Every single one of us has genetic flaws that manifest themselves in physical diseases, physical deformities, emotional or mental issues and a whole host of other things.  Who are we to judge another brother or sister because they get sick, fight depression, are not “pretty” or “handsome” or have a body that does not cooperate half of the time?  It is my opinion that we, as God’s people, need to grow up and see past the outward flaws another person has (many of which are genetic in nature) and look on the heart of a person and love each other heart to heart.  It is only when we look upon each other’s heart that we can honestly become one body with neither male nor female, bond nor free, black or white, handsome or …

Thank you for allowing me to open my heart and share about this subject.  Many of us who are less than perfect physically or emotionally have spent much of our lives fighting to be accepted, respected and loved in spite of our shortcomings.  Such a longstanding fight does wear us down at times and that is why we need each other’s love, support and prayers.

As always, Blessings, 2 You!

@kreynolds
K Reynolds @kreynolds ·

I did not realize (or I had forgotten) that your dad was a brain aneurysm survivor. Woooo Hoooo! :clap:

Genetics plays a much larger role than what we give it credit for. I was told that I was probably born with my brain aneurysm and after 49 years it finally ruptured. I am not alone. It is suspected that 60% of the population has this little genetic defect lurking inside their heads.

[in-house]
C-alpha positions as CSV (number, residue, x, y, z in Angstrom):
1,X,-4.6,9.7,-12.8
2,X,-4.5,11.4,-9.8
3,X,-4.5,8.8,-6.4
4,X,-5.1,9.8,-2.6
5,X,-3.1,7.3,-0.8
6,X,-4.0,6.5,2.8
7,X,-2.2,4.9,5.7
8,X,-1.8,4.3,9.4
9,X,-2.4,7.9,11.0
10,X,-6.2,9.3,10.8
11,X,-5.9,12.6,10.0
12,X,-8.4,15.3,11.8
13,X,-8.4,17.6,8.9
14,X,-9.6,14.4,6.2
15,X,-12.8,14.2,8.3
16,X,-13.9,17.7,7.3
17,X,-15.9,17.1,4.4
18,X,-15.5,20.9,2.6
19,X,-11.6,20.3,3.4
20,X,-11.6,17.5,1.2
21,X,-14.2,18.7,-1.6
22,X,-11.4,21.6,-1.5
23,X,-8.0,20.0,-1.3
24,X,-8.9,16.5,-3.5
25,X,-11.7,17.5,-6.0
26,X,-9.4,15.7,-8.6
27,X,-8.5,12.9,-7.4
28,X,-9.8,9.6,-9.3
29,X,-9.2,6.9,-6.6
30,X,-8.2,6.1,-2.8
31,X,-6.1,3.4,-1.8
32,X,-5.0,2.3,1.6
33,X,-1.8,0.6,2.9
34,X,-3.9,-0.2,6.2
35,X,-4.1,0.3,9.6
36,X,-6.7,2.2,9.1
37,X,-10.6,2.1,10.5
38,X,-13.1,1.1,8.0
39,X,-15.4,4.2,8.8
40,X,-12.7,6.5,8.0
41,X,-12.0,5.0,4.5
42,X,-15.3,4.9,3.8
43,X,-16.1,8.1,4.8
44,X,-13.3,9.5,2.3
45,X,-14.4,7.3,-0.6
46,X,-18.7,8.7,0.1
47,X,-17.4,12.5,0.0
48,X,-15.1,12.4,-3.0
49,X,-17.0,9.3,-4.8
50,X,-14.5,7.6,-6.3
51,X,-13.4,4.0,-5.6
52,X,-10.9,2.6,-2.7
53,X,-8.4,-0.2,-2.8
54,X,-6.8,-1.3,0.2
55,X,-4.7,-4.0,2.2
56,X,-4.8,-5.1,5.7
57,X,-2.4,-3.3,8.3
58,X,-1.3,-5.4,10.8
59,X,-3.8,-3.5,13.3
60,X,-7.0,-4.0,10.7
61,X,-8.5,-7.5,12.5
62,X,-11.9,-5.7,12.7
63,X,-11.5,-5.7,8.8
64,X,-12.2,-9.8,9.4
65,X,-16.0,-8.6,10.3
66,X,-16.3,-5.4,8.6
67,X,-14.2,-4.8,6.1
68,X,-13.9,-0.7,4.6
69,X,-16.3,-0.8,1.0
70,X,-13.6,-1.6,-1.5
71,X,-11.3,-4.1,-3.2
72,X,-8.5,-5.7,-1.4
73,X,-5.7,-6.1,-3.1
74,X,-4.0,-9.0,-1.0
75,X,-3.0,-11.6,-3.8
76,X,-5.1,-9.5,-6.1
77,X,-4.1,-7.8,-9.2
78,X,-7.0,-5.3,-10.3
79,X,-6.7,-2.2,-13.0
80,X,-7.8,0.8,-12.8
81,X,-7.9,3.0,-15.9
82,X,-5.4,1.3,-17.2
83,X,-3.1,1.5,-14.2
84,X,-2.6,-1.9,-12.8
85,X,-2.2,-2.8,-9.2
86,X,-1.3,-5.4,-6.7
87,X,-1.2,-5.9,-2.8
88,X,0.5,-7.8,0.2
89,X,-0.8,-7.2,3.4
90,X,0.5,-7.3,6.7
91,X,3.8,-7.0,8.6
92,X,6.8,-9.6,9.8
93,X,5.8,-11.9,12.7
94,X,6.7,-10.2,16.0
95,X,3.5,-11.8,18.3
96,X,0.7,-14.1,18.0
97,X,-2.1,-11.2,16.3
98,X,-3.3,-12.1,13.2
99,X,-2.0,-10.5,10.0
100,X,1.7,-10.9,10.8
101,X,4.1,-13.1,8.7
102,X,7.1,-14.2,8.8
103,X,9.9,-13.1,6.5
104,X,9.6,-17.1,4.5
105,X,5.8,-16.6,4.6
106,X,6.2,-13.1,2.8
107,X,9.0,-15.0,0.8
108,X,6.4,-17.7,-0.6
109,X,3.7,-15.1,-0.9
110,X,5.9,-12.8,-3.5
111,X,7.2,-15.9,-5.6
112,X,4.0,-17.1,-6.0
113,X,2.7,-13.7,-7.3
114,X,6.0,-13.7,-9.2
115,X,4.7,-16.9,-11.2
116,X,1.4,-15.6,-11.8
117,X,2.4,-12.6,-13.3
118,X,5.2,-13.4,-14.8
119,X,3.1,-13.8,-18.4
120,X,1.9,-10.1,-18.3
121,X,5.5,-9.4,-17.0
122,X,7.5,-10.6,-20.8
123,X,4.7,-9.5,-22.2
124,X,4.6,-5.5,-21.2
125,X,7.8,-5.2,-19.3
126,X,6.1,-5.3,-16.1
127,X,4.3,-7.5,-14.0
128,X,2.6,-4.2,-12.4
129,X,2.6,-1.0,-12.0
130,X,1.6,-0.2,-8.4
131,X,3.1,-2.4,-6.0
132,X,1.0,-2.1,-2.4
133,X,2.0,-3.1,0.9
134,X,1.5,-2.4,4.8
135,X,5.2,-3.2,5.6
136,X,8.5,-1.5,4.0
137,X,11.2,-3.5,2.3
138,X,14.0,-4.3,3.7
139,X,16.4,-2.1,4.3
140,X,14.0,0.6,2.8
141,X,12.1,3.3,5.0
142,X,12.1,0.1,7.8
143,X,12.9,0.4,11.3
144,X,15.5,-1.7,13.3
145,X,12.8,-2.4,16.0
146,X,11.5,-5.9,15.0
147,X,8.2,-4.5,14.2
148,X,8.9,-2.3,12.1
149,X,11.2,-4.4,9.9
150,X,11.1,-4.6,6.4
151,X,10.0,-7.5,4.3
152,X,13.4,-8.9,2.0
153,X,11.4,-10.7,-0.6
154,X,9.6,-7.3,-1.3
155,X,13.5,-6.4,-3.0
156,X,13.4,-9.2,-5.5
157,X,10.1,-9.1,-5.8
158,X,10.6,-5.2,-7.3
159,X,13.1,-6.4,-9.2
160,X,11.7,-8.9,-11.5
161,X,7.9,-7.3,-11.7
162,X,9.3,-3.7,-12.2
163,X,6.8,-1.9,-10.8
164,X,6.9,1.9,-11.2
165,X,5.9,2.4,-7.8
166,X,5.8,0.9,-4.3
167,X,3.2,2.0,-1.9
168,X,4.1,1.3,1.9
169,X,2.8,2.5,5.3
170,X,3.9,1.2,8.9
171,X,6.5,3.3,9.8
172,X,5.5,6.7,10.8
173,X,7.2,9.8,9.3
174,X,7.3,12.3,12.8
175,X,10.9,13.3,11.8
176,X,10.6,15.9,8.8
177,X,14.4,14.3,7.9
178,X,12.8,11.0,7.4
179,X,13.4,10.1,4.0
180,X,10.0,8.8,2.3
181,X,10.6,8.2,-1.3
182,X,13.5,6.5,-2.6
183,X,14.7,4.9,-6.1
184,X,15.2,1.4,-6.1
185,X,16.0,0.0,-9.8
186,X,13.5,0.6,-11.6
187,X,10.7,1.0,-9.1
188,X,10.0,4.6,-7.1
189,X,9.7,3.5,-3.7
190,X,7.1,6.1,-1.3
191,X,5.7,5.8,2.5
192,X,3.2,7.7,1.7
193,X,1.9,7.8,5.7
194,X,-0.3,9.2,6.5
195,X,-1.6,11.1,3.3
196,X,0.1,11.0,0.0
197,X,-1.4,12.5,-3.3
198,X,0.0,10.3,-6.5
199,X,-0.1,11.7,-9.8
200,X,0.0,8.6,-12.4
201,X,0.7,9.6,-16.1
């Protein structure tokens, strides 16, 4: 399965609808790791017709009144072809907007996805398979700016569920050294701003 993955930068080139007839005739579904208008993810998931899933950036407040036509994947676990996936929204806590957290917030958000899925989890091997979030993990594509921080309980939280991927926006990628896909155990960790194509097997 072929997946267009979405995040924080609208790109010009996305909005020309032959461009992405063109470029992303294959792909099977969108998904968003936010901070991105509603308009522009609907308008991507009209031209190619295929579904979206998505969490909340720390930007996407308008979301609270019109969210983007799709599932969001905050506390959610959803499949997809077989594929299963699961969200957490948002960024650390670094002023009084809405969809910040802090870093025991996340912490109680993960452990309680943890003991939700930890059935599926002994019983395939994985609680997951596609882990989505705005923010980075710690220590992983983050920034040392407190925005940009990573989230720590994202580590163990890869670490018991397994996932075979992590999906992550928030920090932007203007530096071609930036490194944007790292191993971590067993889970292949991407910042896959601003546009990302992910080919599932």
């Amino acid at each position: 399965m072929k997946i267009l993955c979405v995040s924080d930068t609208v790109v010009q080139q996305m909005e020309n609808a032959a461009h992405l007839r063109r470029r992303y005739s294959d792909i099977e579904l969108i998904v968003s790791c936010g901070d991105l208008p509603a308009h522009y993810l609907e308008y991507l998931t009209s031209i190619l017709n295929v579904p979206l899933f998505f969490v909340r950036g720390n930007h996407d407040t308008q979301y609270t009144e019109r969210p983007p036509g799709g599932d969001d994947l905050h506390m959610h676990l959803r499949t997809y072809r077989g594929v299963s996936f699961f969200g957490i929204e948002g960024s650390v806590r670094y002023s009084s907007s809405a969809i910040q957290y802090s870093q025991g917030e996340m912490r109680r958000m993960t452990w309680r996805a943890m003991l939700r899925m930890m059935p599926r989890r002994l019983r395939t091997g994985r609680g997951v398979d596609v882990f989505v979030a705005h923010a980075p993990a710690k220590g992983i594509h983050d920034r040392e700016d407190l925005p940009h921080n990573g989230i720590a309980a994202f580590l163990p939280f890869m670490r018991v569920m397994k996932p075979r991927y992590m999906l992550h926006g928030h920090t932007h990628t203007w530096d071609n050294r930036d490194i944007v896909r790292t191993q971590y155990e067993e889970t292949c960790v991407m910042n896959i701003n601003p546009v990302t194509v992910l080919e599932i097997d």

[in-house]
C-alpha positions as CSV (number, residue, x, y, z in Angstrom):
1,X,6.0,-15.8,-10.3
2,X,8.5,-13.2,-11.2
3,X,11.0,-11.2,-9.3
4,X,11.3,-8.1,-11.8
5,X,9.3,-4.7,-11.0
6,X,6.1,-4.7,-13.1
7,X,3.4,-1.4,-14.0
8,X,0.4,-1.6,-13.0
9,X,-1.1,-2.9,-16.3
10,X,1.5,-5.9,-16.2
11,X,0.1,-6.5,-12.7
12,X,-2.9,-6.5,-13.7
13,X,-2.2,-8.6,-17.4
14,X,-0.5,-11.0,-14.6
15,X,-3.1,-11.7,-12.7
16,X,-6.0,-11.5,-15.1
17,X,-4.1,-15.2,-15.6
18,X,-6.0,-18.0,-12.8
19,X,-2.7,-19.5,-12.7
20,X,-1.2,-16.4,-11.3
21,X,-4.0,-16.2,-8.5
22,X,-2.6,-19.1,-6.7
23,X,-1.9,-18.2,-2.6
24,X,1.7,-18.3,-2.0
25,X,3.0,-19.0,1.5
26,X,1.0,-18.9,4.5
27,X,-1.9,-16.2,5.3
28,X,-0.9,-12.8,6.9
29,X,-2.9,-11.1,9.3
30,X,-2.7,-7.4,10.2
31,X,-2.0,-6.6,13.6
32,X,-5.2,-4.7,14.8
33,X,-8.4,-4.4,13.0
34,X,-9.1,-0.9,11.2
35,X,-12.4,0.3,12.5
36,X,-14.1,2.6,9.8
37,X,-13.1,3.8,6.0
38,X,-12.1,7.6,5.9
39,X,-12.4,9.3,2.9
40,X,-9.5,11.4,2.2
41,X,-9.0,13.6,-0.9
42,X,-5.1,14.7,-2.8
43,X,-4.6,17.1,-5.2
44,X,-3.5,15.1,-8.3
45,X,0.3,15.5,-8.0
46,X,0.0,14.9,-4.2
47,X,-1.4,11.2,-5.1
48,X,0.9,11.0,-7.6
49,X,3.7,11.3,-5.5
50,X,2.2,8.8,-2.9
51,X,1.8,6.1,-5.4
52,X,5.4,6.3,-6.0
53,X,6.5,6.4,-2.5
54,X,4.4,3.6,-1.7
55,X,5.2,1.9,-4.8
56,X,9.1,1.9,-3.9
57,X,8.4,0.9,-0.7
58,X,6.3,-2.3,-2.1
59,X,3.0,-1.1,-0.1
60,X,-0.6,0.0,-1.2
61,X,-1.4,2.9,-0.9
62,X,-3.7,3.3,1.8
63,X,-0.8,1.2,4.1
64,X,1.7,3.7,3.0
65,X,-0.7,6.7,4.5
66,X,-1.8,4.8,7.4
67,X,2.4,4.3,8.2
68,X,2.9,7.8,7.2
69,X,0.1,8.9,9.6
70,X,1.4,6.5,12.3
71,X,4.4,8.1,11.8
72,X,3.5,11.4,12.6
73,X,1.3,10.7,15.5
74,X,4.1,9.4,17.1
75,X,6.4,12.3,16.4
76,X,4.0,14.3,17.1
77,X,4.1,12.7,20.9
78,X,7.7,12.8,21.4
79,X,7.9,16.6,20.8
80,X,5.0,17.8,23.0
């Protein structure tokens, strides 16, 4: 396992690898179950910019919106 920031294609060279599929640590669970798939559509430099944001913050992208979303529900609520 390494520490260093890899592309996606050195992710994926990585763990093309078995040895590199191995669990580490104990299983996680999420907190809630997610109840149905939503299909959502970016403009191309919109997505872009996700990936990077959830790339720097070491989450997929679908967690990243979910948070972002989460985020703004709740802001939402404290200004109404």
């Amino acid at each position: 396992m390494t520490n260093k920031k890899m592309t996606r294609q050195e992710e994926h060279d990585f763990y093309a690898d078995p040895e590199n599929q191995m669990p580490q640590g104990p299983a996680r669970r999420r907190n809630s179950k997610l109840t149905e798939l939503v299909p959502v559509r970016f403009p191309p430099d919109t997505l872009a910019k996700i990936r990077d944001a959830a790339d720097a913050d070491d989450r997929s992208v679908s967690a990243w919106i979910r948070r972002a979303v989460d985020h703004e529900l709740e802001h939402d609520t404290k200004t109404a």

A long time ago, I discovered that it was a good idea for me to periodically ask God to help me to see myself through His eyes. Yes, you do see a lot of junk when you do that but there is something that completely overshadows that and that is all the things He absolutely loves about you.

In many respects, the internet has more fully revealed how mean we really are. Hiding behind an anonymous mask, I have been horrified at the cruel things people have said about others in regard to appearance and so forth. It is absolutely terrible! People who do so are the people who feel the most miserable about themselves but still... it is terrible!

Thank you for the reminder that we need to ask God to help us see not only ourselves but others through His eyes.

Blessings!

K :princess:

@blest
Beth M @blest ·

Ahem.

Excuse me, but I just have to comment here.

[quote]I am not a pleasant person to look at. I have a huge indention in my face that is the result of bones/tissue etc not coming together correctly as I developed in my mother’s womb[/quote]
You are wrong here. You are very pleasant to look at ~ you are a handsome man! Get rid of that dent and you'd have a big baby face! Get rid of that dent and you'd have ME to deal with and THAT would not be a pleasant thing!

:wink:

your blest

@watchmanjohn
John Knox @watchmanjohn ·

[quote]I believe it is grossly unfair and spiritually negligent to judge people by their outward appearance and condemn them for their physical or mental deficiencies. I believe that we all must rise up and allow love to more than conquer the earthly temptation to judge and condemn someone because of how they look or the way they talk or think.[/quote]

I fess up that I have been guilty of this at times over the years - Lord help me to see the inner man as you do.

wmj

Do not include honorifics.
@blessings2you